Guide to Invoice Management for Small Businesses

Small businesses already have a lot on their hands, from executing market research, establishing themselves in their niche market, and tons of paperwork to sort, file, and process. However, one lingering problem also adds to their already rich catalog; having their clients pay when due. 

Accounting and invoicing are two crucial aspects of a company’s day-to-day operations. When invoicing becomes an issue, it may be a sign that there’s something your organization isn’t doing right. If you have similar suspicions, read on to know how your firm can improve its invoice management. 

To effectively manage your invoices, one must understand what an invoice is and what it should contain.

What's an Invoice, and what should it contain?

An invoice can be defined as proof of a transaction(s) between a seller and a buyer. It’s a document that confirms sales between two parties. It doesn’t matter if the issuer is an individual freelancer or an organization. Anyone can issue an invoice.

Certain things must be on your invoice to make it correct. Information that should be on your invoice includes:

  • The subject of the transaction
  • Invoice amount
  • Payment deadline or due date
  • Business name
  • Client contact details
  • Transaction date
  • Invoice issue date
  • Invoice name
  • Invoice number
  • Payment method
  • Terms of payment

We recommend using document software such as Draftable to write invoices for your clients. 

An invoice without one or more of the information mentioned above can cause issues for a company’s account receivables and payables. An invoice can make both the buyer and seller secure if there is a need for further claims on the transaction. By claims, we mean complaints about the subject of the transaction or possibly, a return. 

How can Small Businesses manage their invoices efficiently?

Choose a Good Invoicing Software

To make invoice management easier for your organization, we recommend acquiring good invoice software such as invoice extractor from Affinda. You can feed the software with the company’s custom template. The beauty of this software is that your organization can seamlessly automate its invoice management. 

This will save your organization precious time that can be channeled to other aspects of the business. As your business grows and gains more clients, this will result in the issuance of more invoices. Since invoicing is now automated, it won’t be a problem.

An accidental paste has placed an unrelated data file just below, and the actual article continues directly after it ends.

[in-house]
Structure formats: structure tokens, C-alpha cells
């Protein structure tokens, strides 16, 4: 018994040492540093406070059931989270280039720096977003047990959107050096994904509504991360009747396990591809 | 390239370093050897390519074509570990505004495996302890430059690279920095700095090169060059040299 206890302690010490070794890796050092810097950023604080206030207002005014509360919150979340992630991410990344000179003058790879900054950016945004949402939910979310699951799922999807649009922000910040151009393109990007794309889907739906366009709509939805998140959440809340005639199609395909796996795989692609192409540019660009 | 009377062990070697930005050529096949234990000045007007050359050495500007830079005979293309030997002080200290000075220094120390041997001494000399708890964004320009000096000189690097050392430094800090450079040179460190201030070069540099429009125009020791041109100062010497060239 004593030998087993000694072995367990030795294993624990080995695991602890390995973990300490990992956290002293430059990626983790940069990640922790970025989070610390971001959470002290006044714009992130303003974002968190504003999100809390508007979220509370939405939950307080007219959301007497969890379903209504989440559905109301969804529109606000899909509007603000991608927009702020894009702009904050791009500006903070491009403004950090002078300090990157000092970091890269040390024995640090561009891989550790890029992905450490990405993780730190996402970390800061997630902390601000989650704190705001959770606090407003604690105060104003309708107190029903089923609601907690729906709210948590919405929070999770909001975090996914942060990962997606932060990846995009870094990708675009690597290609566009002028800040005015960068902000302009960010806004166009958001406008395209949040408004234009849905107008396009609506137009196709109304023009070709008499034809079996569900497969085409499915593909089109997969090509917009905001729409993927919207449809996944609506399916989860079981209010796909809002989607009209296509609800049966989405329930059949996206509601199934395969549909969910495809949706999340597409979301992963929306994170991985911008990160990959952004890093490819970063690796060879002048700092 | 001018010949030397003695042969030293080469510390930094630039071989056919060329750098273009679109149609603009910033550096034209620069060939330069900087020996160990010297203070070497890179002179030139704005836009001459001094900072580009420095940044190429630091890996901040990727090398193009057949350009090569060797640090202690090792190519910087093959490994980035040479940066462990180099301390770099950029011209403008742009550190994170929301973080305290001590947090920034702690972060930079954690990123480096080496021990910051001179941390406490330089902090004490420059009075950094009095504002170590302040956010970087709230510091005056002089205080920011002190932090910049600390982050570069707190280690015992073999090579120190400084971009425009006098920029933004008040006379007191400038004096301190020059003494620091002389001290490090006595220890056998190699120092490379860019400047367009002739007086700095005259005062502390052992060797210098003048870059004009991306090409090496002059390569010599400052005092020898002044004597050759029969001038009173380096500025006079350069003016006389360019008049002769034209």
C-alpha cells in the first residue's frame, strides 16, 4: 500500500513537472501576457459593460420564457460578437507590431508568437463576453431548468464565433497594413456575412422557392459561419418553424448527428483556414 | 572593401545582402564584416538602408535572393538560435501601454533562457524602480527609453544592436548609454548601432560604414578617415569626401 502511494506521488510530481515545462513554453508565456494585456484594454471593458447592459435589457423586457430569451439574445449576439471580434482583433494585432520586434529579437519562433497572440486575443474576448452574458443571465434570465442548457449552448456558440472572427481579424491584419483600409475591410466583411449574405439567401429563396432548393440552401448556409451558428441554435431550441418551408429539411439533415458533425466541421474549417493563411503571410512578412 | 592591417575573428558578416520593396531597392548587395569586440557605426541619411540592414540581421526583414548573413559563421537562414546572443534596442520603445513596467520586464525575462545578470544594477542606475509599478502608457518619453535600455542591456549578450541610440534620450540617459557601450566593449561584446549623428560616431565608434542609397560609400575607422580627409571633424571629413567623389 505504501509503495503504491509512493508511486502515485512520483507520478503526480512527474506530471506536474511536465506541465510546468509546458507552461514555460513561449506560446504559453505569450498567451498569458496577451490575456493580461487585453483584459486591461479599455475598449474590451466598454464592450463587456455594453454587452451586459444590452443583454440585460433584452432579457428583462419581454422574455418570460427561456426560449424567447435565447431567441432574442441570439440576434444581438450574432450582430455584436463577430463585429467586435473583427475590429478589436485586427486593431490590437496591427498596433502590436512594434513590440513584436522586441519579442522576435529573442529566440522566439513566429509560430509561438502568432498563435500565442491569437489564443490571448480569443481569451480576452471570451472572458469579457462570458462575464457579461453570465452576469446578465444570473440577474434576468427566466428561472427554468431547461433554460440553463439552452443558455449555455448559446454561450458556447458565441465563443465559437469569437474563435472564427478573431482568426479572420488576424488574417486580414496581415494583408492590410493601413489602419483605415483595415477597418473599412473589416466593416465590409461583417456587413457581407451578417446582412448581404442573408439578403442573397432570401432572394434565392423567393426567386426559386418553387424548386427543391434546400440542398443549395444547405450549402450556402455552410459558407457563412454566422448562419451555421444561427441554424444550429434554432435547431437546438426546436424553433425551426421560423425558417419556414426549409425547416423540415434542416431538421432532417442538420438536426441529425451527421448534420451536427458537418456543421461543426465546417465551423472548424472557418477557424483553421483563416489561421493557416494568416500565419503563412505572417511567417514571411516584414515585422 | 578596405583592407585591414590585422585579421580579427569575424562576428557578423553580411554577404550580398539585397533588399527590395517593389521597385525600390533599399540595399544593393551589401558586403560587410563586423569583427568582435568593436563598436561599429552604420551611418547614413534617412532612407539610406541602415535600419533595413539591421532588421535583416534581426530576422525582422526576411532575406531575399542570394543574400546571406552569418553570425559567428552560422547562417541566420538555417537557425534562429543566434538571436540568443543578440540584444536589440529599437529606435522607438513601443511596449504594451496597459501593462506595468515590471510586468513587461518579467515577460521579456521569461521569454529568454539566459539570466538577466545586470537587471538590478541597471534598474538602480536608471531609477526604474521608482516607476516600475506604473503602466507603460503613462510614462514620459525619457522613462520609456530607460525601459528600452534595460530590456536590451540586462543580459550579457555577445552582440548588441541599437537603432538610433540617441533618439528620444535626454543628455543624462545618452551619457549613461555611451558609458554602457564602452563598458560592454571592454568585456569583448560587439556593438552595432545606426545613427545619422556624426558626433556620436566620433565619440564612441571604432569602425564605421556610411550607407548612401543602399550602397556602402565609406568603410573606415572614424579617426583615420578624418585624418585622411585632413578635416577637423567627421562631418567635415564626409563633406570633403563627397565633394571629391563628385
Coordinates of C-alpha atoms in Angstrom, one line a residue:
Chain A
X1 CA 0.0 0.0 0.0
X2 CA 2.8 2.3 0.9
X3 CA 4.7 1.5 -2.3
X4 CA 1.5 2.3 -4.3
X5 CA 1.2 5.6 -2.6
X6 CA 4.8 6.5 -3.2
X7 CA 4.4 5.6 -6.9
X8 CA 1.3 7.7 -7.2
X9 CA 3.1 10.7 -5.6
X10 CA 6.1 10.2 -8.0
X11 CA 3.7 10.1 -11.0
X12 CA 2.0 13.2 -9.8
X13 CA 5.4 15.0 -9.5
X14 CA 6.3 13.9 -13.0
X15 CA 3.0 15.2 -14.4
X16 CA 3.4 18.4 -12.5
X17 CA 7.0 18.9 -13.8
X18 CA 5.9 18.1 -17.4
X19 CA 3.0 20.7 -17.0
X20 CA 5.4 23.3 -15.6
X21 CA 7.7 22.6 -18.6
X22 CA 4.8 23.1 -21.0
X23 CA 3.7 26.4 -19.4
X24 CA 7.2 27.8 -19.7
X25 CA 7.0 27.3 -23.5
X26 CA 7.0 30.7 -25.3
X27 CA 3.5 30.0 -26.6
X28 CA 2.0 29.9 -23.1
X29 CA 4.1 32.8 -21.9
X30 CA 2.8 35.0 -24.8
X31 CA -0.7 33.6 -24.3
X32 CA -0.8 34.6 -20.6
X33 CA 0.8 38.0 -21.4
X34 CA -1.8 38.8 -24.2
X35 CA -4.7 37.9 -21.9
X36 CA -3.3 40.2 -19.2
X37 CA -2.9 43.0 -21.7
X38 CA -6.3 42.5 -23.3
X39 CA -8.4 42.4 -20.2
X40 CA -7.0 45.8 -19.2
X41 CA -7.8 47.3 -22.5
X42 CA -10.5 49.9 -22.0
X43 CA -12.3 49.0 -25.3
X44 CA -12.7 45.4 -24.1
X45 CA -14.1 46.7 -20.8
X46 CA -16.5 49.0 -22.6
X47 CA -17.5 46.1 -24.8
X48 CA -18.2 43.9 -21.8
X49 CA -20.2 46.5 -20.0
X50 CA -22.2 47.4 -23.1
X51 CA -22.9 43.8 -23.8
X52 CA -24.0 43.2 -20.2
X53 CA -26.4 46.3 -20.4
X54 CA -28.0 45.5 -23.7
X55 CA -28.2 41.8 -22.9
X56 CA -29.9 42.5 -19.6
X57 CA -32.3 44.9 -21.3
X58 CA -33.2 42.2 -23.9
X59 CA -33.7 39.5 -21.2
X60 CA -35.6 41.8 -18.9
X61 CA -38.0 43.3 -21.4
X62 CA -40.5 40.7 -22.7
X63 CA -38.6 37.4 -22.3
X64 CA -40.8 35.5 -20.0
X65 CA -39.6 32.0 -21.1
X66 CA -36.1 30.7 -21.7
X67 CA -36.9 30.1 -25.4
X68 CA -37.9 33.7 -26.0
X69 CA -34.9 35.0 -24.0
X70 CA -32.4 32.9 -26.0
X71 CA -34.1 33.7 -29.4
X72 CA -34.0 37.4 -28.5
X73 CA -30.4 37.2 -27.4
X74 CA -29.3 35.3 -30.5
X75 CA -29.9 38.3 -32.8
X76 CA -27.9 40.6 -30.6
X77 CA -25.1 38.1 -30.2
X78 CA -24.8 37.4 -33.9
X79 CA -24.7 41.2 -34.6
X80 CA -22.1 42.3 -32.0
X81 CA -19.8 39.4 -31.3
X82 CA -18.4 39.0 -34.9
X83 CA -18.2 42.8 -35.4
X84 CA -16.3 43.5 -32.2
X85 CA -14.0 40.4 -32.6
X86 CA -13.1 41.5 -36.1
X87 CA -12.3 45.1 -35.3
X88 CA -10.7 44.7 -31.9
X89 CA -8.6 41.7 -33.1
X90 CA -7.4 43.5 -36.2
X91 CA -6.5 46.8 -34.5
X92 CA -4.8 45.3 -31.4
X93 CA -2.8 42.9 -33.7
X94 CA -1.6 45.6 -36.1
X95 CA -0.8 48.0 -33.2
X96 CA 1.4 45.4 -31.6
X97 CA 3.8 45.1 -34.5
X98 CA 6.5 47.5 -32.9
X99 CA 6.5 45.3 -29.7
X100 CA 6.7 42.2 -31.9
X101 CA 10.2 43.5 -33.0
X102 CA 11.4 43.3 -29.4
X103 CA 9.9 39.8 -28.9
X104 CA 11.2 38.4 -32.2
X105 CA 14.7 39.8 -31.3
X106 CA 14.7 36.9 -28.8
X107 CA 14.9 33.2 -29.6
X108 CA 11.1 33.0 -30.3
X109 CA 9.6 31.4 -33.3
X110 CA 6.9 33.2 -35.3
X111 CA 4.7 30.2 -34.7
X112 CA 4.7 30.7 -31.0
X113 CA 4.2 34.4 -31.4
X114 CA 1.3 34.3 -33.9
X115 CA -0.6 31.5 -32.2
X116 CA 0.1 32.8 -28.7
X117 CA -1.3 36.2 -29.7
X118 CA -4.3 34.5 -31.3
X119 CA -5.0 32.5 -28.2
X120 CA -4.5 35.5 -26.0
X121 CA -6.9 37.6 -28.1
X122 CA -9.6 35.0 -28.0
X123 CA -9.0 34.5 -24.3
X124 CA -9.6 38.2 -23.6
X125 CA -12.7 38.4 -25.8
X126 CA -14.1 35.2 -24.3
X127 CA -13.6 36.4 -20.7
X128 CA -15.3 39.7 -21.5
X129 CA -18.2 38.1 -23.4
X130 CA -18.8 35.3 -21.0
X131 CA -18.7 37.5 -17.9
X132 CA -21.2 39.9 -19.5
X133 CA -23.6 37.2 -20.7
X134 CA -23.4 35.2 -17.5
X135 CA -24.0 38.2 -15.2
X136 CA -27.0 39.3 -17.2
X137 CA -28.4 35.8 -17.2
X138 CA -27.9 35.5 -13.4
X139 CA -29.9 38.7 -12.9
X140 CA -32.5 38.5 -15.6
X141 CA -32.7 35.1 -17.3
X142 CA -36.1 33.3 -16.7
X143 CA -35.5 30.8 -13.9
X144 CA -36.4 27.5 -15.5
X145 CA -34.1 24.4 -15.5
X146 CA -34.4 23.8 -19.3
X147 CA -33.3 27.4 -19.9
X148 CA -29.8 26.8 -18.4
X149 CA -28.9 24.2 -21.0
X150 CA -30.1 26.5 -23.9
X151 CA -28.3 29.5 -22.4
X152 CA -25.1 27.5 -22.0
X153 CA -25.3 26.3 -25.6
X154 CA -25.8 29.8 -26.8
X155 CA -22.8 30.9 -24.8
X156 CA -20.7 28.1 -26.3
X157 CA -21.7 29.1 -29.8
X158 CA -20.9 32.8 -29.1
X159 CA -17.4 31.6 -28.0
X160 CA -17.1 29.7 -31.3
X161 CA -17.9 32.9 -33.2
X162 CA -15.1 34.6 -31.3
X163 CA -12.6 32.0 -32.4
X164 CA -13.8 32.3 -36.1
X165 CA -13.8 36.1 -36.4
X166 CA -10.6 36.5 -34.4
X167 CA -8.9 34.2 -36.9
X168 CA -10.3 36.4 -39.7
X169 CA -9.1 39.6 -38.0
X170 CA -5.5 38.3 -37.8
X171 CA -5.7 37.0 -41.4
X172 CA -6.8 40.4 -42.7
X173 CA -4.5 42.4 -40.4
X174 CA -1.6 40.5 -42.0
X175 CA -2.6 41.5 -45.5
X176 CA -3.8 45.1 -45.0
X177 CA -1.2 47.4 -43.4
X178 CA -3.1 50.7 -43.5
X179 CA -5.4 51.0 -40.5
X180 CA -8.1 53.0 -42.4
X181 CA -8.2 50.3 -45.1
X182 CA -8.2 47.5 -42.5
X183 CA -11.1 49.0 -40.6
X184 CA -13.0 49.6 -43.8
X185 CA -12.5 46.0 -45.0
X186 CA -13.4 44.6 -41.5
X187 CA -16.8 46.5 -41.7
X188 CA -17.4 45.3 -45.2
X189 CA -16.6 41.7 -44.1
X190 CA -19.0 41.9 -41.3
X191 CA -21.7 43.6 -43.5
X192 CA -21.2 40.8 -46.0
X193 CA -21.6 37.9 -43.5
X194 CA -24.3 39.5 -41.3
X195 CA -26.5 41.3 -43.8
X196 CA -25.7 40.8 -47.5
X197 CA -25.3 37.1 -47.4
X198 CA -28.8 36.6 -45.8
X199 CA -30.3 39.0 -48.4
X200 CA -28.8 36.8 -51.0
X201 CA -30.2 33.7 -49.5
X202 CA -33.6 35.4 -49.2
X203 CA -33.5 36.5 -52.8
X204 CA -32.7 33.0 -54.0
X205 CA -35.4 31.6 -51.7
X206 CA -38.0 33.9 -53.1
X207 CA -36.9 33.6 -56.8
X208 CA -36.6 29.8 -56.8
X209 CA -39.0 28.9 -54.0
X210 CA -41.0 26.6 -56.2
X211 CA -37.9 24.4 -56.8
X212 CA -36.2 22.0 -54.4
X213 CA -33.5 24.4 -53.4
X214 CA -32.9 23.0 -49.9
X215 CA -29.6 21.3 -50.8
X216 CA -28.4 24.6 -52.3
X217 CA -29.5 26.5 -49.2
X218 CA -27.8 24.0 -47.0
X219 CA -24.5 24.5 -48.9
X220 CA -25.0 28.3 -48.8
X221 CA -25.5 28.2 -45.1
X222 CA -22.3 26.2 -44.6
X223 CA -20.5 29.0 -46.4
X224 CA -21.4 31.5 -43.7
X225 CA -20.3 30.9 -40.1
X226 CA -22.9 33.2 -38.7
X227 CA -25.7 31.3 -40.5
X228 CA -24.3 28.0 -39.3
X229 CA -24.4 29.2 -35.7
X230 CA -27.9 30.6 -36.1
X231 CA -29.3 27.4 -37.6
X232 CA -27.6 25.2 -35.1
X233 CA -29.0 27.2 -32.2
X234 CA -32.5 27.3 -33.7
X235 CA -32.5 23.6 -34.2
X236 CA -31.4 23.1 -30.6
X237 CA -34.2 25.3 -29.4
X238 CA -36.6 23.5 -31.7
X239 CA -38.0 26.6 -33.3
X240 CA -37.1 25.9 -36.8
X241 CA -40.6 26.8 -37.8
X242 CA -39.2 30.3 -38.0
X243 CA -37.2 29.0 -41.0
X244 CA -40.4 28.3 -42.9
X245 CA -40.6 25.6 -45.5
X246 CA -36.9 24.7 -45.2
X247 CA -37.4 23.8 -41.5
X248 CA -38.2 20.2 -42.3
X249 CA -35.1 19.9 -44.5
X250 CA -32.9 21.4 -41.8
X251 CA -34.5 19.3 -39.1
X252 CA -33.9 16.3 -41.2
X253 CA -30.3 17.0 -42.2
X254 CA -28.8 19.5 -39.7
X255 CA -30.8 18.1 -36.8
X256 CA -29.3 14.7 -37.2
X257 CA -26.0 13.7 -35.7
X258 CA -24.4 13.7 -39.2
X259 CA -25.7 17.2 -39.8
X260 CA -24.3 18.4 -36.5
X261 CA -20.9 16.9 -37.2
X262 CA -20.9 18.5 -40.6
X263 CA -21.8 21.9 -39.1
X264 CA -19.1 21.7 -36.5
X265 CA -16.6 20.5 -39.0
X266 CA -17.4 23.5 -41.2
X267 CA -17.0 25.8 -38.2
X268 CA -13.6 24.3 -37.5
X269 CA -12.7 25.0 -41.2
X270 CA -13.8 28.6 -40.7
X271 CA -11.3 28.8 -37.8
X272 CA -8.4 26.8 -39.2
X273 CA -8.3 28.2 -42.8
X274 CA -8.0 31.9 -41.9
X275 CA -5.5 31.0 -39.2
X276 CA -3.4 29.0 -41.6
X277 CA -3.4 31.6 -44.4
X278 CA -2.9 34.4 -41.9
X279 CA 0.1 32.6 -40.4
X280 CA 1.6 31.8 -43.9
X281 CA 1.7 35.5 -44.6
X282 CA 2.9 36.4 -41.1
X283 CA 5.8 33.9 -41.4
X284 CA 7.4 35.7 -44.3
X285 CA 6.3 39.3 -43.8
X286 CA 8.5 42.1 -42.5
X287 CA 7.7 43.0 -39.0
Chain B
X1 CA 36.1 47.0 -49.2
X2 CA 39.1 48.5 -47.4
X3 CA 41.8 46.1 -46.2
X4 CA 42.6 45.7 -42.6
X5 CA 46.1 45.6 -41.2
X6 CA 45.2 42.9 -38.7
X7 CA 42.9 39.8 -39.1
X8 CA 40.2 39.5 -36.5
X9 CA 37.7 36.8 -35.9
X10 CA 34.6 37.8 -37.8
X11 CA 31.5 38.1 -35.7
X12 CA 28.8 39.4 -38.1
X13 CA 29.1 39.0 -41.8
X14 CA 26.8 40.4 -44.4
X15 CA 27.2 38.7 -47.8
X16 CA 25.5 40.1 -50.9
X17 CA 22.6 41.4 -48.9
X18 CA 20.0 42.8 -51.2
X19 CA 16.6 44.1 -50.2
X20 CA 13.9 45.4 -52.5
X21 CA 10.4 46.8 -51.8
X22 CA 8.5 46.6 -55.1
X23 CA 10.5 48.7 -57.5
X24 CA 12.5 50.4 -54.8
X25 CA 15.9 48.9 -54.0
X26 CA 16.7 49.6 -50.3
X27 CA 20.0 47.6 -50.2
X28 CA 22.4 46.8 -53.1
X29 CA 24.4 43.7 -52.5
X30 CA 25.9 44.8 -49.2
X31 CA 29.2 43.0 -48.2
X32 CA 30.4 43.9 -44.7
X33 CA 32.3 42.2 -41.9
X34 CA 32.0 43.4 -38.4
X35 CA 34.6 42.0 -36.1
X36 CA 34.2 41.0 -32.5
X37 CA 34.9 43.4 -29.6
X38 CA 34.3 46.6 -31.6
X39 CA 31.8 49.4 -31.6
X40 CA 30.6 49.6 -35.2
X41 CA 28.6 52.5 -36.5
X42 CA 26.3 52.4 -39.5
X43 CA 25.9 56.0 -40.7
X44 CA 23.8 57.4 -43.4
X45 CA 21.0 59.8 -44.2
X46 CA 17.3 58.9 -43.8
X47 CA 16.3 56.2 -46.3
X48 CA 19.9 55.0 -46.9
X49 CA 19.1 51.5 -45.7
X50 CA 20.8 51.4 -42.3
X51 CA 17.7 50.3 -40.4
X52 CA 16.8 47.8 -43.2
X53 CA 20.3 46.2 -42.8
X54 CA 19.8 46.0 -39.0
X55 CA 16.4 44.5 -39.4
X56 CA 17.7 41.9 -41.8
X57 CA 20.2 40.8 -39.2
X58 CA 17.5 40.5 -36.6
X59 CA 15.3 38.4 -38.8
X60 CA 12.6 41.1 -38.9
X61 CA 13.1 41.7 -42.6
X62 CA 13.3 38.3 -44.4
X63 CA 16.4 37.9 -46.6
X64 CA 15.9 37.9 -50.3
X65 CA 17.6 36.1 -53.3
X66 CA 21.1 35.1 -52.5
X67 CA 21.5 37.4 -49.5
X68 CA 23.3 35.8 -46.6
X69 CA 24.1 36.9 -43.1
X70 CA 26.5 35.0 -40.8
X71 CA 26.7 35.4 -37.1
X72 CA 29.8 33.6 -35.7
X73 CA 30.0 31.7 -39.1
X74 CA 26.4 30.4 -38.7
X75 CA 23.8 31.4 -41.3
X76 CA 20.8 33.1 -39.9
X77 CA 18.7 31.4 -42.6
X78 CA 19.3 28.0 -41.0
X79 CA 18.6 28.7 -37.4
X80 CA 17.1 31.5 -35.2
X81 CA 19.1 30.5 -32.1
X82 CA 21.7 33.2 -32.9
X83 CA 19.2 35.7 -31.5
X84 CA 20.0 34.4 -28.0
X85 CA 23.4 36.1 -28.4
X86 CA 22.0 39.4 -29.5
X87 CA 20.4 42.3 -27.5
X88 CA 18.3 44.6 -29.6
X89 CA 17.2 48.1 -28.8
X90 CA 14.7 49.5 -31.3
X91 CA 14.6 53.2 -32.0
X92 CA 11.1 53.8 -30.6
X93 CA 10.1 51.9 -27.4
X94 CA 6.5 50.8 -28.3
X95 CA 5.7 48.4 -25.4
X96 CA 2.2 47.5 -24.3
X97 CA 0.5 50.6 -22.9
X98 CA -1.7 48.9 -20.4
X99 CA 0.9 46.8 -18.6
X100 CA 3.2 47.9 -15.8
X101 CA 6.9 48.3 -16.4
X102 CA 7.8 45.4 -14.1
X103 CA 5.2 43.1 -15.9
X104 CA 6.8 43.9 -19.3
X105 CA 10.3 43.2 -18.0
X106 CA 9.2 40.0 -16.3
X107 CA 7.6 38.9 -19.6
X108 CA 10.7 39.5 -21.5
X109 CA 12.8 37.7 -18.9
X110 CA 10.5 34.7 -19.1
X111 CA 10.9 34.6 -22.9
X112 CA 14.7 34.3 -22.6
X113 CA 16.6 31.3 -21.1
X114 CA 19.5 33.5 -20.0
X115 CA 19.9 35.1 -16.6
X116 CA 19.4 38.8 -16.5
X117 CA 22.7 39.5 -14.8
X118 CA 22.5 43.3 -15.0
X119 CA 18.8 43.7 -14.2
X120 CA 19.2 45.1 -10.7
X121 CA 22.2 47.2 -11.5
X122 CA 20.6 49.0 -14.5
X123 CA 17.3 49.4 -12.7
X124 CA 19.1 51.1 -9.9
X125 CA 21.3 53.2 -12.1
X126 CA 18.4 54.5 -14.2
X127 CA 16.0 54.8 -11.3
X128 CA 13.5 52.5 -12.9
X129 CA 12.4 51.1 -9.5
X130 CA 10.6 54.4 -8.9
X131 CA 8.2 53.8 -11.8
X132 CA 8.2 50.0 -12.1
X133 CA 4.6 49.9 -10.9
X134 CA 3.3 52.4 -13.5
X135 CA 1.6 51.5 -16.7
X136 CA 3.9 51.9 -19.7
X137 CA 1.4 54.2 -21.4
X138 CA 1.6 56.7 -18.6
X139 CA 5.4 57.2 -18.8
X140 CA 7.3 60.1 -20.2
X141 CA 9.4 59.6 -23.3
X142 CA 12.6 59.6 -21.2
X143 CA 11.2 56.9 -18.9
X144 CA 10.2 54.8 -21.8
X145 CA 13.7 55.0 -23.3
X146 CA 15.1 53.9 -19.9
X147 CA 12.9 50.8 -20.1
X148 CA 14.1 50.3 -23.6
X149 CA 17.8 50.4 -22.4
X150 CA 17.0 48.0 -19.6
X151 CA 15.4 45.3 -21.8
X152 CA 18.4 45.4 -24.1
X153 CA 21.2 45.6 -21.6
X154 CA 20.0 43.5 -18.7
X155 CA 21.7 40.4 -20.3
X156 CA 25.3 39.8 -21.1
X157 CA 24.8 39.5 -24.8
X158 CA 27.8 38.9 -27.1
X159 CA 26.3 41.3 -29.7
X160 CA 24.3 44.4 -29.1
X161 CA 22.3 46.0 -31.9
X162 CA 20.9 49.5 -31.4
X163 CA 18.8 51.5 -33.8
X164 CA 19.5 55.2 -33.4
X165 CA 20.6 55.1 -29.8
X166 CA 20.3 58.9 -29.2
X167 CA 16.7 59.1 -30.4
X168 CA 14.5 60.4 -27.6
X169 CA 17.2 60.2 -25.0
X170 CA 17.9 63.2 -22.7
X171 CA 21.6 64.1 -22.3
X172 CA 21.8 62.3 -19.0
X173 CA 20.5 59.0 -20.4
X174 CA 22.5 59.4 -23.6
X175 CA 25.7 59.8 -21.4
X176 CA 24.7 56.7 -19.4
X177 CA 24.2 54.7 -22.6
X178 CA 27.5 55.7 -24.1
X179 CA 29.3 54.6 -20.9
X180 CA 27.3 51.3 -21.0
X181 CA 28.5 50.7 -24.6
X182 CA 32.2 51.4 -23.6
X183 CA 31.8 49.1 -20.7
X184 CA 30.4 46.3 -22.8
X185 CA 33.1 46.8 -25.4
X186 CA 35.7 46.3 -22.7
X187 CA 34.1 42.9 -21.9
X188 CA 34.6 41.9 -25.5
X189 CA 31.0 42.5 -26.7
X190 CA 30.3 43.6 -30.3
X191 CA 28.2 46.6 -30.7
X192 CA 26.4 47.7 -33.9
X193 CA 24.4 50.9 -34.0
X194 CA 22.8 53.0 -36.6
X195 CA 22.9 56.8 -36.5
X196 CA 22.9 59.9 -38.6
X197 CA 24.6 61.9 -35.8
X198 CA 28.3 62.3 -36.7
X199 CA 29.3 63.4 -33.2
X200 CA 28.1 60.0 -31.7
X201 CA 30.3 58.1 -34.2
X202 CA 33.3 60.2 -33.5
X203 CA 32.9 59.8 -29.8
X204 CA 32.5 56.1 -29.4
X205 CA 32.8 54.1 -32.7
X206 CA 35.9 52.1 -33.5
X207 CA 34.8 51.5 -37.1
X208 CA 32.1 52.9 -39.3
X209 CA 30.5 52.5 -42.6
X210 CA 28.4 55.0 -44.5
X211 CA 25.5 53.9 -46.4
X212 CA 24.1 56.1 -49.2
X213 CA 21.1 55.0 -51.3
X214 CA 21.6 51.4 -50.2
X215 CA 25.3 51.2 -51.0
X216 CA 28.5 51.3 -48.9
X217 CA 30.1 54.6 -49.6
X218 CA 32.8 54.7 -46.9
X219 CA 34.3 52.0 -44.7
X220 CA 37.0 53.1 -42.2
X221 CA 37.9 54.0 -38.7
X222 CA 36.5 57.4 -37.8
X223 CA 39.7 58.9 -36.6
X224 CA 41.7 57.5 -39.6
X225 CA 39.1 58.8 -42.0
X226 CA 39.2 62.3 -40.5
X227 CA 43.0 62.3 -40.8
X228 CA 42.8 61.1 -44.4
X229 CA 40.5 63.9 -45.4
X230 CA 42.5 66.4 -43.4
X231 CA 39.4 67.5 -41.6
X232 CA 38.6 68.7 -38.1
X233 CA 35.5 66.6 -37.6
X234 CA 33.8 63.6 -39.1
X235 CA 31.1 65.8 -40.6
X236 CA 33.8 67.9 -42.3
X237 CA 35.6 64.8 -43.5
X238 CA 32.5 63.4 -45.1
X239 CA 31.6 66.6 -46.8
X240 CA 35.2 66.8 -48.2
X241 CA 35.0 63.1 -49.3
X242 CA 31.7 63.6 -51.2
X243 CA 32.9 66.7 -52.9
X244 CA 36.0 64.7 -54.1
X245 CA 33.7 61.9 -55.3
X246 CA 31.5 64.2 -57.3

Have a Custom Template and ensure it contains all the Relevant Data

While some companies adopt popular invoice templates, others use custom templates. Whatever template you adopt for yours, ensure that all the details mentioned above are there. 

Omitting even one can result in non-payment or late payments of invoices. Both consequences will be disastrous for your account receivables, which will hinder your ability to make payments to parties you patronize. 

For instance, having your business’s contact details makes you accessible if the customer has questions regarding the invoice you sent. The due date or payment deadline helps your clients know how soon you will like the payment made. Payment methods help them know your preferred means of receiving the payment, whether through a check, wire transfer, or digital means such as cryptocurrency or PayPal

Also, ensure you list or itemize the services rendered or products sold. State their prices to ensure it adds up to the total amount. Putting the total amount just like that will look vague; your customers should know what they are paying for. 

Be Mindful of the Dates

Three dates should be on your invoice, and they’re all equally important: your issue date, sale date, and due date. The latter has already been discussed, so we’ll focus on the issue and sale dates. Ensure the issuance and sale date on your invoice is cross-checked.

Giving a wrong sale date can result in non-payment because the customer can easily assume that the invoice is meant for someone else. Using invoice software covers all these because the dates will be accurately entered.

Send the Invoice on Time

After drafting the invoice and verifying the accuracy of its details, the next thing is to send the invoice to the client. There are different options to send an invoice, but we recommend using a digital option to make it faster and easier.

Ensure that your clients have a working email address to avoid sending the invoice through courier service. However, if they are not attuned to email usage, opt for courier service. We recommend sending your invoice as a PDF with footnotes or short comments for the customer.

Ensure there’s some space between the issue date and the due date. This gives your customer time to review the invoice. Don’t send an invoice and expect payment the next day.


Following up after sending the invoice should be the next thing. A lot of companies fail to follow up. Following up is essential because it ensures that the customer has received the invoice. If you sent it through email, follow up via email as well. Using invoicing software helps because it sends and tracks the invoice.

Following up ensures the invoice is paid on time. It also helps to remind clients to pay invoices when they are overdue.

To Sum Up 

The hack to efficiently manage your invoice is through good Invoice software. Once invoicing automation is achieved in your organization, it usually covers other invoice management tips. So we recommend automating invoice management; it’s a good investment for the organization.